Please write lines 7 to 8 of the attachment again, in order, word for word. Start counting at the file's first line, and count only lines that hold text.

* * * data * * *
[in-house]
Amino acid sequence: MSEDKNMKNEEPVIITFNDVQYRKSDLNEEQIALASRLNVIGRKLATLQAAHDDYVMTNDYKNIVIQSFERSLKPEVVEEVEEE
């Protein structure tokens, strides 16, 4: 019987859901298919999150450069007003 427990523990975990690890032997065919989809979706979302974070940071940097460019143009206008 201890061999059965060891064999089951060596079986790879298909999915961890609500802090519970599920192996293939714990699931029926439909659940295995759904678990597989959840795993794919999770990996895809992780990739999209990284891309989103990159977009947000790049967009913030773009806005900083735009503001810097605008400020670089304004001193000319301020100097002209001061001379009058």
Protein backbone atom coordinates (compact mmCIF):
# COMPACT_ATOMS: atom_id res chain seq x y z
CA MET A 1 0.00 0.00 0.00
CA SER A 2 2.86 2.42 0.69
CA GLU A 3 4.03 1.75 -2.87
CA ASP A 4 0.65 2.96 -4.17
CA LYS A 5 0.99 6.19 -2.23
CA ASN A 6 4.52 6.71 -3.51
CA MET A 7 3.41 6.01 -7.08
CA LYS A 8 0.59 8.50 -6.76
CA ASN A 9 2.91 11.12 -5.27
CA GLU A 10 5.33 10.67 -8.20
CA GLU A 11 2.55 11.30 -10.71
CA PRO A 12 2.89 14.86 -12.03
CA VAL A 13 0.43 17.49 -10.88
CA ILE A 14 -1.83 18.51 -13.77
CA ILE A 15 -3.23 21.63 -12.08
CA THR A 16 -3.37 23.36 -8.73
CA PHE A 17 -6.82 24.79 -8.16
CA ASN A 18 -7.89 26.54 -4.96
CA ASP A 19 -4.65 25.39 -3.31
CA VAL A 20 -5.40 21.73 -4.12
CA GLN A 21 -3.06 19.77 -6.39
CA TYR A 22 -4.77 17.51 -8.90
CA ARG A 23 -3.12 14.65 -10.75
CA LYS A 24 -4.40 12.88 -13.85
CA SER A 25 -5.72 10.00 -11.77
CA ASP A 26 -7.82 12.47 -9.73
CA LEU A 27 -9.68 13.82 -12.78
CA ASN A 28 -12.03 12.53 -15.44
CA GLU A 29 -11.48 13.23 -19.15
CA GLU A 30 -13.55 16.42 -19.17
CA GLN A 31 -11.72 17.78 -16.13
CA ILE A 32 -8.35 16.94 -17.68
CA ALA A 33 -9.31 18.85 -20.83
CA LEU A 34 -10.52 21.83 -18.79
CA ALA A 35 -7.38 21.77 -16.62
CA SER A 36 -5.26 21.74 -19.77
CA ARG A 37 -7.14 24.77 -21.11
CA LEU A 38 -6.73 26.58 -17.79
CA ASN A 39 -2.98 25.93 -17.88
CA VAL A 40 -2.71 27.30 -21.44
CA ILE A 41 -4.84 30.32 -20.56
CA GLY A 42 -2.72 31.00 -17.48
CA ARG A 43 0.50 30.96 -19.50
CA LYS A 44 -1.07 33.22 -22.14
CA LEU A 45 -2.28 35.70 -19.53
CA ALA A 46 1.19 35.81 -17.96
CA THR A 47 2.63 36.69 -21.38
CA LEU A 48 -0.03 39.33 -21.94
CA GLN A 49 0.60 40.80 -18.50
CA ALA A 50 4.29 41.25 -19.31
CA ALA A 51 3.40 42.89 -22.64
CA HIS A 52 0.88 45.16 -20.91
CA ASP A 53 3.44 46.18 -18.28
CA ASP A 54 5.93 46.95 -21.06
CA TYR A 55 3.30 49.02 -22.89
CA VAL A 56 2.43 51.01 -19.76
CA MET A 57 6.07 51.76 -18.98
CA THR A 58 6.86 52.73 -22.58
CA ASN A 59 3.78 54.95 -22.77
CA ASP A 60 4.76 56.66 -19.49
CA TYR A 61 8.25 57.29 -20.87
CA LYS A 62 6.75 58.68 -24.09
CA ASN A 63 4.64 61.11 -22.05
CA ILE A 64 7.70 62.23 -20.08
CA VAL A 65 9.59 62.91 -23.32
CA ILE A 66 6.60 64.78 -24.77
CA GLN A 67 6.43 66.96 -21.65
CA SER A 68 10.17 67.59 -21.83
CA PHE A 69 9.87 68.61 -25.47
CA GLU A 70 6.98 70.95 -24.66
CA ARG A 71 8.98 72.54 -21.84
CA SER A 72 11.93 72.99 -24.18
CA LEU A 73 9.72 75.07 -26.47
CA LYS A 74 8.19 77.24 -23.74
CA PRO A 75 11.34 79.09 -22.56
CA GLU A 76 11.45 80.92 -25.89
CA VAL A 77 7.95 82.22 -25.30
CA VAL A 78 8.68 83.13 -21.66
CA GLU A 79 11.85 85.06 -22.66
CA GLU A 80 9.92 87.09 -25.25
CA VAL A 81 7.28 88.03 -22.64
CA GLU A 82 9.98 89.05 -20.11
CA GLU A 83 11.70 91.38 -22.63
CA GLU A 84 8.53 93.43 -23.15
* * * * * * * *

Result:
CA SER A 2 2.86 2.42 0.69
CA GLU A 3 4.03 1.75 -2.87